I recently had the pleasure of speaking with the awesome Eric Dash. Check out the interview below where we talk about his love for the guitar, his recent song "One More Love Song", and his love of punk, pop, and pop-punk music.
What was one of your earliest recollections with music?
I had my first concert, which was No Doubt. I saw them at the Tweeter Center in Camden, New Jersey, and it was just a surreal experience. I remember having cotton balls in my ears because we were two rows back from the stage, and I was so young. I don’t even know if I was six or eight, or however old I was when my parents took me to it. (laughs) My older brother wanted to go, and it was awesome to see them.
I remember in elementary school, that I wanted to be in a boy band so bad. (laughs) I had the idea of it wrong. I just put together a few of us. I tried to go around and ask people to be in a boy band, and I didn’t ask people based on whether they could sing or not, it was based upon whether they looked good. (laughs). It had nothing to do with singing. And I ran around my house singing all the time. My parents were cool with it, but at the same time, they were very into their business. I have memories of my dad telling me to be quiet. But they were very supportive when I was younger. It’s just those little funny memories.
I know that the first music that I actually listened to was when I was sitting in my dad’s car. I was listening to Alanis Morissette’s ‘Jagged Little Pill’ album. R.E.M. My brother had this Kris Kross CD. We were really super into Weird Al Yanchovic. My first songs were actually joke songs. I just wrote them as a joke the way that Weird Al would write them.
Tell me a little bit about the concept behind the song “One More Love Song”. What was the songwriting process like for you behind this particular record?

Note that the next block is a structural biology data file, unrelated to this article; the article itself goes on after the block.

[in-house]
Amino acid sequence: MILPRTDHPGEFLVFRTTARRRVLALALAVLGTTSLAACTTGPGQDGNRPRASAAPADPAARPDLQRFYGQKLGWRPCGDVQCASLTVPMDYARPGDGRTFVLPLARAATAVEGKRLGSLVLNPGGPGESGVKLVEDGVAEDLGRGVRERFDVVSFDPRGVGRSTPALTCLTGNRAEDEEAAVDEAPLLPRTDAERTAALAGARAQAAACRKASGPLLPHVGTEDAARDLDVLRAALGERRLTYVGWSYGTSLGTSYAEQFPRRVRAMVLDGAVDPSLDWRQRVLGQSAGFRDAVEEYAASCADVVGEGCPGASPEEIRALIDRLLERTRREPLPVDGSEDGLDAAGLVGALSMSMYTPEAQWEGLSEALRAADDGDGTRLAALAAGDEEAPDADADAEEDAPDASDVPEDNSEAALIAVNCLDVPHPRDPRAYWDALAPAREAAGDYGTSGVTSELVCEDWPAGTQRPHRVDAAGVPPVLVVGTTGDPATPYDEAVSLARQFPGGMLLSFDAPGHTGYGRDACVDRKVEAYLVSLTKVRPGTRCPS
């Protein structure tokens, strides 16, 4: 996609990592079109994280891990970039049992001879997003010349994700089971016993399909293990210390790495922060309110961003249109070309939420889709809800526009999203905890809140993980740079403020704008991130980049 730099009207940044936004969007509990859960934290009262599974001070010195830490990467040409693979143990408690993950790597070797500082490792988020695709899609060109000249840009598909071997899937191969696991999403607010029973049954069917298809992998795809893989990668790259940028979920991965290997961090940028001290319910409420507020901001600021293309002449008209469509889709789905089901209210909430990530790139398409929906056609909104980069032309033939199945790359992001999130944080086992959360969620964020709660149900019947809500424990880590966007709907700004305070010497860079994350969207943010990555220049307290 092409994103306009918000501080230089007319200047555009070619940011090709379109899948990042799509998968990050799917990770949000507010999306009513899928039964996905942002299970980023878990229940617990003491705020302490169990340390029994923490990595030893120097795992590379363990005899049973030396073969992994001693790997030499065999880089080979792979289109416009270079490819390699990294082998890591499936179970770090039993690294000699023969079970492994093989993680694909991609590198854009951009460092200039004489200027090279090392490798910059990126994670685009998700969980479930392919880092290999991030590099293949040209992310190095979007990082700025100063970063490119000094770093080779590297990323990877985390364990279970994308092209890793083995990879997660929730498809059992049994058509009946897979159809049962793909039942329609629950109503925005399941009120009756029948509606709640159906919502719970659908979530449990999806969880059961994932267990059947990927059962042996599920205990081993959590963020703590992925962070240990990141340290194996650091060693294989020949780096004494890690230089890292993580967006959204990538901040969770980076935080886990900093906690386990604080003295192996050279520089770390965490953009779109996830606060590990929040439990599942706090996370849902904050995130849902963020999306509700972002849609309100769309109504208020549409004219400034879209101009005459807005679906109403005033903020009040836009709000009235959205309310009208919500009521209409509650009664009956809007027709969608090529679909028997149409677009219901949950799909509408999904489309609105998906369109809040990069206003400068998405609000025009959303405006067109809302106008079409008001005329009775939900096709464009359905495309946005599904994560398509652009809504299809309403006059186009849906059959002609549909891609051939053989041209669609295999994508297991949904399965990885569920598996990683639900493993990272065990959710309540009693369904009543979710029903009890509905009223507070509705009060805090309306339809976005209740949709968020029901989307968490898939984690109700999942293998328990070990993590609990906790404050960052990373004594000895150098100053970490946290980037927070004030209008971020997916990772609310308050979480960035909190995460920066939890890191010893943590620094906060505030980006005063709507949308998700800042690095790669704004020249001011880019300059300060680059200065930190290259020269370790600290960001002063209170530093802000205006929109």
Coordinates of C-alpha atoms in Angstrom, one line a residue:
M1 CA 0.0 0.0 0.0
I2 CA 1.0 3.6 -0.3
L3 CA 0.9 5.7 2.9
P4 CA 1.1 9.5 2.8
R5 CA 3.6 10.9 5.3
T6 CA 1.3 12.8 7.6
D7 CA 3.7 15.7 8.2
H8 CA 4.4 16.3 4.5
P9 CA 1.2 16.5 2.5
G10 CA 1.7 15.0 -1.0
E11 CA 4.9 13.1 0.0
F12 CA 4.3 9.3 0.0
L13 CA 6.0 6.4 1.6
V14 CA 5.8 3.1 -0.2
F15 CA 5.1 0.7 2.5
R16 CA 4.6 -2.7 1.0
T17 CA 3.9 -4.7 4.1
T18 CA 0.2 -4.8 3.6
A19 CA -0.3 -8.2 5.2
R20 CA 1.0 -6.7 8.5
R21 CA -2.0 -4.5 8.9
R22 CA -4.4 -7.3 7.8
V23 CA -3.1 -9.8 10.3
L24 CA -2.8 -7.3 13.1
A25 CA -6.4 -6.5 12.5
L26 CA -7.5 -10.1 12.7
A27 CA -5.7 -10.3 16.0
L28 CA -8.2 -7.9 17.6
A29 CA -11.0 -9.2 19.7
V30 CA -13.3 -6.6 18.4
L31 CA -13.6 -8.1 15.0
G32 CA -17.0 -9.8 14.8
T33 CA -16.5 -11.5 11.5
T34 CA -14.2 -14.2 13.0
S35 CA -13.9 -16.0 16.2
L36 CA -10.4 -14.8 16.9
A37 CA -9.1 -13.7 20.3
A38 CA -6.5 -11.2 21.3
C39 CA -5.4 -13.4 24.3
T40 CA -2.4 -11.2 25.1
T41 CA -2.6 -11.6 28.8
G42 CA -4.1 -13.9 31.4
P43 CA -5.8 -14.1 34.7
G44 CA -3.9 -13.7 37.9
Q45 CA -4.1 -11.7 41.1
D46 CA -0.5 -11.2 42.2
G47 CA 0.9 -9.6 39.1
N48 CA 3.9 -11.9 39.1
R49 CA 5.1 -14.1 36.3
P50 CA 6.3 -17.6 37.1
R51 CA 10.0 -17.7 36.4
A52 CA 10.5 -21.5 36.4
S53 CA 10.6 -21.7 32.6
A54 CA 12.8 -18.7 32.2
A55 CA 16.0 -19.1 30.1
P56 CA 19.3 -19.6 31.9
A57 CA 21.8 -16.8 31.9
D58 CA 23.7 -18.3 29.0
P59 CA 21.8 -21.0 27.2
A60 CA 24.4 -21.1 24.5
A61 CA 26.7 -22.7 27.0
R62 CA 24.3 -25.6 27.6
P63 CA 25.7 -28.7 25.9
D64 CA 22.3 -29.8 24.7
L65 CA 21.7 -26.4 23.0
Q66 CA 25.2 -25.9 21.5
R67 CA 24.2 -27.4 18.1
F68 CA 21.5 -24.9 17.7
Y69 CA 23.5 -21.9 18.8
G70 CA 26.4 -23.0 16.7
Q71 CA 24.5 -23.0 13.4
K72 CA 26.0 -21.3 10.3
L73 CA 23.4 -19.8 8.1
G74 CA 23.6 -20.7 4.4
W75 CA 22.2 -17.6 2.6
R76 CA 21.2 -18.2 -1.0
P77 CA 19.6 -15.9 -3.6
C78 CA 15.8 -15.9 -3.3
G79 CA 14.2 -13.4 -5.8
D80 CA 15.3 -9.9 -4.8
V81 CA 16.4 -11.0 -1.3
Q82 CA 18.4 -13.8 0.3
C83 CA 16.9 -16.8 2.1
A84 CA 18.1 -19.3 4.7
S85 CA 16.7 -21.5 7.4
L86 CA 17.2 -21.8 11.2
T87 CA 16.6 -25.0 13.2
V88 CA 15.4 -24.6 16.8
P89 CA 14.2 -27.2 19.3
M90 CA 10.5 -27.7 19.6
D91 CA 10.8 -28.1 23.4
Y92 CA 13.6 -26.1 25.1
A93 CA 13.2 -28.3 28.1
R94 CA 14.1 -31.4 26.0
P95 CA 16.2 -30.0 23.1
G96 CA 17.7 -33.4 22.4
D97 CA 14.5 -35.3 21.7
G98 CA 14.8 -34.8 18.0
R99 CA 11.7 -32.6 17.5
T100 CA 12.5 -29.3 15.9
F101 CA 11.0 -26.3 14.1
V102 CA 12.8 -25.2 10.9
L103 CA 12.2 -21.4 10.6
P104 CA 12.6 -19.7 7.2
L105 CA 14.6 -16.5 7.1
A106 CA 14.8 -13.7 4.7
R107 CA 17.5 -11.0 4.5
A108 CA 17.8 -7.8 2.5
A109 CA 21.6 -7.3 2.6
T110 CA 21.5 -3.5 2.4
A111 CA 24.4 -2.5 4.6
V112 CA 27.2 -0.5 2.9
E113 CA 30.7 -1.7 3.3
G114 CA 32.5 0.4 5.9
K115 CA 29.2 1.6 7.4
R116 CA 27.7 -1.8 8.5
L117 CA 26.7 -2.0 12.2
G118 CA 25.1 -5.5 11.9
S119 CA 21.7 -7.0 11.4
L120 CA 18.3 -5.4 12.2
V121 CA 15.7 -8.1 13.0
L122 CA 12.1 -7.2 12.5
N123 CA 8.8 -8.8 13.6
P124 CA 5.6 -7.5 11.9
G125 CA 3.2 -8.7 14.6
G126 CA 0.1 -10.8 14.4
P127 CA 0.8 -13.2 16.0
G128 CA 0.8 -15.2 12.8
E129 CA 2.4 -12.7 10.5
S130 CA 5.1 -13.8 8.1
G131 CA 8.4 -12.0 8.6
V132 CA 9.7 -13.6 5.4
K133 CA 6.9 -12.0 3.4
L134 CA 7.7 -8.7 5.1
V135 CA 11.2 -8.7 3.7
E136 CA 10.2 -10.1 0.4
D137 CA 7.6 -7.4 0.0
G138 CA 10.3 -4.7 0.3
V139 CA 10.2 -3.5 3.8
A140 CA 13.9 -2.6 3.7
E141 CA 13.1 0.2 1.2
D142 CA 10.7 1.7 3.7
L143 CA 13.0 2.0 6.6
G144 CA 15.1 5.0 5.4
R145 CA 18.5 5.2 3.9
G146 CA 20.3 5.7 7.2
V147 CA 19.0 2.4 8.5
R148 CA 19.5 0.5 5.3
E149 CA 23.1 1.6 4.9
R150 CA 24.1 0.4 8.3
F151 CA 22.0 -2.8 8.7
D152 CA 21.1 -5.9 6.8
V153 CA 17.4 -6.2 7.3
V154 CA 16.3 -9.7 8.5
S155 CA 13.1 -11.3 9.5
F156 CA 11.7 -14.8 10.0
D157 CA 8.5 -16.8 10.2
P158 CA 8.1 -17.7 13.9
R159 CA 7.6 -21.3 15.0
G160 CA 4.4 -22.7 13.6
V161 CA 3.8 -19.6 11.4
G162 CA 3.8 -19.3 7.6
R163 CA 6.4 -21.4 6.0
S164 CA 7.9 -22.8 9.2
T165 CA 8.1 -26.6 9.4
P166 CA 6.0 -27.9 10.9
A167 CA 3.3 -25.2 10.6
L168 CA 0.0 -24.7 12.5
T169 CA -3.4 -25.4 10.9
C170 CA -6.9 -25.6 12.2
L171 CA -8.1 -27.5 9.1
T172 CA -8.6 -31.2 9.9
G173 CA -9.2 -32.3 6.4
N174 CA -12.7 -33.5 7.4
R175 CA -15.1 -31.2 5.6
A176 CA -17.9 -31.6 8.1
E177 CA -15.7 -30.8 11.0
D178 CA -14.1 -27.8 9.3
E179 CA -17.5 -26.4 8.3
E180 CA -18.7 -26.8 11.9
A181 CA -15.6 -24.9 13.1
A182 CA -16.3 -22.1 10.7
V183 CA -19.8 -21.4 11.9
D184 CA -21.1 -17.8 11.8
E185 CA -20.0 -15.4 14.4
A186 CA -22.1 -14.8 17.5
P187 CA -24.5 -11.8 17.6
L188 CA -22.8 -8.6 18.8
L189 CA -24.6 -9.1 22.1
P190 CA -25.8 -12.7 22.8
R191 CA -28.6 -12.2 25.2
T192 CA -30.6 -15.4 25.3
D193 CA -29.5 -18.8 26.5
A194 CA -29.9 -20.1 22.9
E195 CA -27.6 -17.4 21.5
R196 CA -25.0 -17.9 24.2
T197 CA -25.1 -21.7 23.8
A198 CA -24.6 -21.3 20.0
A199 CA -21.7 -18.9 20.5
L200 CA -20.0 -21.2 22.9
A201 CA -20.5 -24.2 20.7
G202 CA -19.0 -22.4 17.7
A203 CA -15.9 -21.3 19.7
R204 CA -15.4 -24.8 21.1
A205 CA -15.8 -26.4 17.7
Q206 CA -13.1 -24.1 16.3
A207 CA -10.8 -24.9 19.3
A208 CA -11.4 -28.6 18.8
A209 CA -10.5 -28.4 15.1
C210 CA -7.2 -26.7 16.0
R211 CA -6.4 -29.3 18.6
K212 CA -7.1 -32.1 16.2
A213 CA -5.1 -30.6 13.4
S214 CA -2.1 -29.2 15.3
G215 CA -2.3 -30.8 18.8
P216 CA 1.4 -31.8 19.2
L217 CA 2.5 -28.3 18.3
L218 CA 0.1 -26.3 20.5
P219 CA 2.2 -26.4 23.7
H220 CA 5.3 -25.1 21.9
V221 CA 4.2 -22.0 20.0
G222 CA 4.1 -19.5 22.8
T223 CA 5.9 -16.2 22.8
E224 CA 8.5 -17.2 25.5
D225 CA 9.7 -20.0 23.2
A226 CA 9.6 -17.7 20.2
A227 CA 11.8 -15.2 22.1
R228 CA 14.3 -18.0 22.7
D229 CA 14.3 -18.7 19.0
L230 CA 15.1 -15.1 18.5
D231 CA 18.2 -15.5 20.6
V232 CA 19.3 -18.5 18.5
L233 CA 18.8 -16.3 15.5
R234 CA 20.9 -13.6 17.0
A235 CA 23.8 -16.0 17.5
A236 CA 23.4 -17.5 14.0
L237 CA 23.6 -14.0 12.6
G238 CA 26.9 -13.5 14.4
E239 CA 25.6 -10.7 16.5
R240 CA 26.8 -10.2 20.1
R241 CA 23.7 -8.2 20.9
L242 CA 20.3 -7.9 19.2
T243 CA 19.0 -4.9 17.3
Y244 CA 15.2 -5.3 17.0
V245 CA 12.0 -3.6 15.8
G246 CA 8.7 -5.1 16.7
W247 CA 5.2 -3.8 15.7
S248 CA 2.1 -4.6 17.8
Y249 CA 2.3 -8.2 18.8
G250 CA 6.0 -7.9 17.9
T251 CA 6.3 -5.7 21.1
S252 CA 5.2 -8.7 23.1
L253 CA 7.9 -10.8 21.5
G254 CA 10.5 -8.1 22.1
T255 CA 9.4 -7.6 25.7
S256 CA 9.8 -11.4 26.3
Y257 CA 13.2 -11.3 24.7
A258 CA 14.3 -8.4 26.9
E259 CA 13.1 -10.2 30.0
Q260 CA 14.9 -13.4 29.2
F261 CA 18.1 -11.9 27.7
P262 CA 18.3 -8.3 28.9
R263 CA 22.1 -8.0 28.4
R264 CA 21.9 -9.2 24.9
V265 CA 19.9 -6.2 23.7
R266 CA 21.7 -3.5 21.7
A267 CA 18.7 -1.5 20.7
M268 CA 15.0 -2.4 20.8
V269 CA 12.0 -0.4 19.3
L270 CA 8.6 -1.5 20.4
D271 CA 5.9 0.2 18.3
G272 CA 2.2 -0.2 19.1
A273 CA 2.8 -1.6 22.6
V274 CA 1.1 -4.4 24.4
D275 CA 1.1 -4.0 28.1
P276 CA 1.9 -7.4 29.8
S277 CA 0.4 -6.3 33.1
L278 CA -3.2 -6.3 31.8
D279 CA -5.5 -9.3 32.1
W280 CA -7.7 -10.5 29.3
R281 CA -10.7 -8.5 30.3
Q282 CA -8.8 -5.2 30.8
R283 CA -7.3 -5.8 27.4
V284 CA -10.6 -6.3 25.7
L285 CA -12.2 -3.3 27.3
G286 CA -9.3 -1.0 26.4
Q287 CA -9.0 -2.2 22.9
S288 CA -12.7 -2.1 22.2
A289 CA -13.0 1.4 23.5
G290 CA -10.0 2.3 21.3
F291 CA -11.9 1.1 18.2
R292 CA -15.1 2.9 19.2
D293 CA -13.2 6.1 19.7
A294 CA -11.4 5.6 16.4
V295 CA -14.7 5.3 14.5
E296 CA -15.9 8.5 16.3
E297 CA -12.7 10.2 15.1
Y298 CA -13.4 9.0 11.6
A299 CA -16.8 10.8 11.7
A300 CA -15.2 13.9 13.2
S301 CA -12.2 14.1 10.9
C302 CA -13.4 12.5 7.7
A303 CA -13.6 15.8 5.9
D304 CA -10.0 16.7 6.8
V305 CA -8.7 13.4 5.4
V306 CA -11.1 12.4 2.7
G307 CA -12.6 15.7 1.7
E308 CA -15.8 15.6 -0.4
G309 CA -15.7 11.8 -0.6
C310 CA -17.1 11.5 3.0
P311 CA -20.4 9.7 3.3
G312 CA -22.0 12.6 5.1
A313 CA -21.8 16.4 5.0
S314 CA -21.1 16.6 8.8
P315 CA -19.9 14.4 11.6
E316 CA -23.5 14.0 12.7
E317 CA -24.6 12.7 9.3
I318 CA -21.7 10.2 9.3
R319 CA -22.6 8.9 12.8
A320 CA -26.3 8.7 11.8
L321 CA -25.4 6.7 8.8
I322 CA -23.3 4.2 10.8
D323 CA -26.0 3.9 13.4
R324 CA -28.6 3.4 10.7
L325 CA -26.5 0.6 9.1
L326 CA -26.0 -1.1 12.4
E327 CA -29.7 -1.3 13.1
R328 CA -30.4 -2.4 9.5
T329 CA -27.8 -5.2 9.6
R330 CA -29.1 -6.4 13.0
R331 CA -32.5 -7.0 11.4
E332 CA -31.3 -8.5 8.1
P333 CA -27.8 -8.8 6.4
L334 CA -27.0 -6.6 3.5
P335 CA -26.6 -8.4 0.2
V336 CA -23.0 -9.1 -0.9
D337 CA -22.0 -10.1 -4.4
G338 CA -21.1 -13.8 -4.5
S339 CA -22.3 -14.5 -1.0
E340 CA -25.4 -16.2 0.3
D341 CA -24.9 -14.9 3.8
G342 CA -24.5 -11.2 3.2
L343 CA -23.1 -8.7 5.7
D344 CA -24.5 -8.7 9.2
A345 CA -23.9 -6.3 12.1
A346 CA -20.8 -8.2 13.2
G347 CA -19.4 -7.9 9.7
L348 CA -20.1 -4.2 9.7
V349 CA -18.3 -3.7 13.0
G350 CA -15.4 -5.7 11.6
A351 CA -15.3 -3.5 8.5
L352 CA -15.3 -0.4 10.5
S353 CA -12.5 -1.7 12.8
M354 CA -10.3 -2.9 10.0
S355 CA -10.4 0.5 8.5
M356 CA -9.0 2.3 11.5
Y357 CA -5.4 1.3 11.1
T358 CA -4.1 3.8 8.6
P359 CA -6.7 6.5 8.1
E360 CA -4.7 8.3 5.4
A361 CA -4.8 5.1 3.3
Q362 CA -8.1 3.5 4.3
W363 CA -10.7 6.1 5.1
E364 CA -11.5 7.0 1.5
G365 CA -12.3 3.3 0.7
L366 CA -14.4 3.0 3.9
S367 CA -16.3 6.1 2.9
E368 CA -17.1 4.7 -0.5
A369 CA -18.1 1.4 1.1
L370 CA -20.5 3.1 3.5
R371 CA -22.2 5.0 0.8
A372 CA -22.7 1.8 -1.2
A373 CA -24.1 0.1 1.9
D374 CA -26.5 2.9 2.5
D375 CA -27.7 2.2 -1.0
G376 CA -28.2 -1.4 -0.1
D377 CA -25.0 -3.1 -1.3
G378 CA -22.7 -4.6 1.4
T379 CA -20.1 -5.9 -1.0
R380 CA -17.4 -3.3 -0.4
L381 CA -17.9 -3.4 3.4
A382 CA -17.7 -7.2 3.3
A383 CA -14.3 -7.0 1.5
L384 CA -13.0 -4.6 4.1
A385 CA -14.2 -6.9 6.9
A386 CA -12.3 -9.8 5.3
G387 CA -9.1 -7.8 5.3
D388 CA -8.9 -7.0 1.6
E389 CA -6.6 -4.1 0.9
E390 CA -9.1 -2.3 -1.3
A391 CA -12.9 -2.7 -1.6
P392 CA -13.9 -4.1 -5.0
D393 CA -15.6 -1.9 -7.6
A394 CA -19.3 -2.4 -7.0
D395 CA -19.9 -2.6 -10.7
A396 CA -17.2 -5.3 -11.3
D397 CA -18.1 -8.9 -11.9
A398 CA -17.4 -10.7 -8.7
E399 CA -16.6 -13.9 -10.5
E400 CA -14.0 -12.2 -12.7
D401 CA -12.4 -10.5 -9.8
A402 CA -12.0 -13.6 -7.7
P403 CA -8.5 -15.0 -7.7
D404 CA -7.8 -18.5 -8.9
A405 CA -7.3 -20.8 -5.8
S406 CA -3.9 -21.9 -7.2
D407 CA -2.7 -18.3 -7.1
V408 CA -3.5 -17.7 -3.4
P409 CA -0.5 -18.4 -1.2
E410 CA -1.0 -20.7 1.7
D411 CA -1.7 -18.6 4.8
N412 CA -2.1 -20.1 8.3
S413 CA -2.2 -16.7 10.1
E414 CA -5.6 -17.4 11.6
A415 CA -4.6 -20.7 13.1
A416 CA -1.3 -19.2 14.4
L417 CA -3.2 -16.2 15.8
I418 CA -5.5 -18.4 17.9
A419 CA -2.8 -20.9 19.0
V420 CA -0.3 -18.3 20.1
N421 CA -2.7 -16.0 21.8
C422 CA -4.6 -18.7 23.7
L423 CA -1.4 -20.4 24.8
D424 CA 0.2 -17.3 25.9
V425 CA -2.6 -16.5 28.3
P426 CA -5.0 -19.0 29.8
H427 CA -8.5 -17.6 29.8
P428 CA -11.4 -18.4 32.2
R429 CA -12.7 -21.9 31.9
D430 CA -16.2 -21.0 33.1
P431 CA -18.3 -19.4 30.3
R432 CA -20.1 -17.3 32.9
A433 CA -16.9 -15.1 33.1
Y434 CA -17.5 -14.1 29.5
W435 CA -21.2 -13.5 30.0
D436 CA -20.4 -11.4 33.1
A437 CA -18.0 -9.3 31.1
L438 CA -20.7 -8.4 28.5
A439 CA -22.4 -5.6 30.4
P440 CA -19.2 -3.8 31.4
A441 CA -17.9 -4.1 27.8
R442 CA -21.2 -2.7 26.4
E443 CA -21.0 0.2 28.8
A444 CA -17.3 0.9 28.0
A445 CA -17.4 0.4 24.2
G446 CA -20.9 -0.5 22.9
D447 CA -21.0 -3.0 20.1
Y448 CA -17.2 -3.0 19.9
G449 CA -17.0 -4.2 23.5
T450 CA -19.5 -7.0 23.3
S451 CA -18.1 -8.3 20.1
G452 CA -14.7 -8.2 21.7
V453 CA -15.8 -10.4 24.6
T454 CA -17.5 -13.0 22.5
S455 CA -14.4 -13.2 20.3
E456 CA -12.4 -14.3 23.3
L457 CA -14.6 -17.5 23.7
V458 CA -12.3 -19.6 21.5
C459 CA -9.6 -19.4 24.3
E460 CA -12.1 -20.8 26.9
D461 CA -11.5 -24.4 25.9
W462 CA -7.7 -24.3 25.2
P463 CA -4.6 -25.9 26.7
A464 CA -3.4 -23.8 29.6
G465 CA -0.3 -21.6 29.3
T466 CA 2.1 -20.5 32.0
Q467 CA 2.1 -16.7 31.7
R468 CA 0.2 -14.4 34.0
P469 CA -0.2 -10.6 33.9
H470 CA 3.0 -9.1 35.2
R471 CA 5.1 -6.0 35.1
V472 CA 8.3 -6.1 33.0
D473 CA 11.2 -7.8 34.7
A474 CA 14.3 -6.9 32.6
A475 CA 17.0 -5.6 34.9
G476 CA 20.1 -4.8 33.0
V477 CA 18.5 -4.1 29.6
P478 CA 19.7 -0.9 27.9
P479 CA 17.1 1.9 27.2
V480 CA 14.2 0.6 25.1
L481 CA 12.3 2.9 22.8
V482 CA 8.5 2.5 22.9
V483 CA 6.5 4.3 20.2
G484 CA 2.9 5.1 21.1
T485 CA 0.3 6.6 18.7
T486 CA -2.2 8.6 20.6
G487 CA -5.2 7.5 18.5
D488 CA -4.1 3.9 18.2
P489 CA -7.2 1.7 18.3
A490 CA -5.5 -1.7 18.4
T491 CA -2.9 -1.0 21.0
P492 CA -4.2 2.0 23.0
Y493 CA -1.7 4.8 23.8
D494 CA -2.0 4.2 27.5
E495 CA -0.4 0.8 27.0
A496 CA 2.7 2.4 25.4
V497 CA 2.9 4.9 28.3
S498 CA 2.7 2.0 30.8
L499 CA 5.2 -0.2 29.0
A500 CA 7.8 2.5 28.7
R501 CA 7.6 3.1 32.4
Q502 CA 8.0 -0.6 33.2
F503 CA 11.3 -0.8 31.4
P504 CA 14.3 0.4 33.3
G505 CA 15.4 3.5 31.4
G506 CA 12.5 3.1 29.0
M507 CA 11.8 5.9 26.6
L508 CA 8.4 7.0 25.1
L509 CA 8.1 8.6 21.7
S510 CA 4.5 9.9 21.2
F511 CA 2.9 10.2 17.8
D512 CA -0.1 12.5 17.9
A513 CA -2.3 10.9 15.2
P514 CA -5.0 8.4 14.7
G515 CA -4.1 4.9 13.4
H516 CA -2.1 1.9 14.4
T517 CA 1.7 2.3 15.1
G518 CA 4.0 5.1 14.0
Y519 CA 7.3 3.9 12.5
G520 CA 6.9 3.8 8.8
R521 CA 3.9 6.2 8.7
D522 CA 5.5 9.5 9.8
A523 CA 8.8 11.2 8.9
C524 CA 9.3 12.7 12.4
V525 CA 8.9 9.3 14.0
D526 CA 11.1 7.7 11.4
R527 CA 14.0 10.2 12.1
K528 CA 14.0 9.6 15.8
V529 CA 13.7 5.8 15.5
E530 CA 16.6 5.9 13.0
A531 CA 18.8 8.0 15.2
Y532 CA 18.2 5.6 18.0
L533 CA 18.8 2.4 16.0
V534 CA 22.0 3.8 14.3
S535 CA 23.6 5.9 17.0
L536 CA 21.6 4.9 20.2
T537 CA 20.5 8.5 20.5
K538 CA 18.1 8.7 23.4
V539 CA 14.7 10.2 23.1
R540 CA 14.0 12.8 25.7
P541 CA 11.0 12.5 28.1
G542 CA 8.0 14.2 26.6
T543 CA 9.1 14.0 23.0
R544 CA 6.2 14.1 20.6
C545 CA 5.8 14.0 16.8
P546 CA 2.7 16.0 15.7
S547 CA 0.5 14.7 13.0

Well actually, I did a semi-co-write? I guess that’s what you’d call it? I was teaching a friend of mine how to write. I got some words out of her, we twisted them around, and I wrote this song to try teach her how to write, and we ended up coming out with a great song. That was my first co-write, and that was about two weeks ago. Until then, I’ve never actually written with anyone else.
So all of the songs you’ve heard, they’re my babies. (laughs) So in terms of “One More Love Song”, I don’t know how to write something that’s fake. The words are about an ex-girlfriend of mine. She knows that it’s about her. We haven’t been together for a long time, and the relationship has passed. But…it’s still a difficult thing. You know, when you’re out of a relationship for a year and a half, and then you look back and you’re still in love with the girl, it’s like, “shit. Get over this already!” And that’s really what it was, it was ‘one more love song’.
With that being said, I don’t think it was the last love song, because I still wasn’t out of it. But I was trying to make it the last love song. I had this idea in my head that maybe I could write this about her, and then everything would go back to normal. She’d hear it and then come running back. That definitely didn’t happen. (laughs) But that’s what I thought it was going to be. I had this grand idea.
That’s why we kind of did the video that way. I go into the room of the girl and try to get her back. It was a cool way to do it.
That actually plays really well into the next question. Tell me a little as well about the concept of the video for the song. It came straight from the song then?
I didn’t really think about it that way. My director wanted to do something different, because the song is sad itself. All of my songs, when you look through the lyrics, I think about what I’m saying. They’re very thoughtful, in the sense that I really want to put a message across. Something that’s relatable. Everybody can relate to a ‘happy, let’s go drinking’ song, but I feel like they’re less timeless.
Either way, my point is that why I have that kind of gloom over my songs. That’s why my producer and the other people I have around me have been wonderful at twisting it and making it into something positive and heartwarming instead.
One of the things that stuck out to me in the material that I was sent over, when press sends all of their info over to me, was the fact that you have such a love of guitar. Who were some of your influences when you got started?
Hmmm. You know, my influences weren’t strong when I was getting started. I picked up the guitar when I was about thirteen years old. I just wanted to be the next Blink-182 kid. I wanted to be one of them. I wanted to be in the band.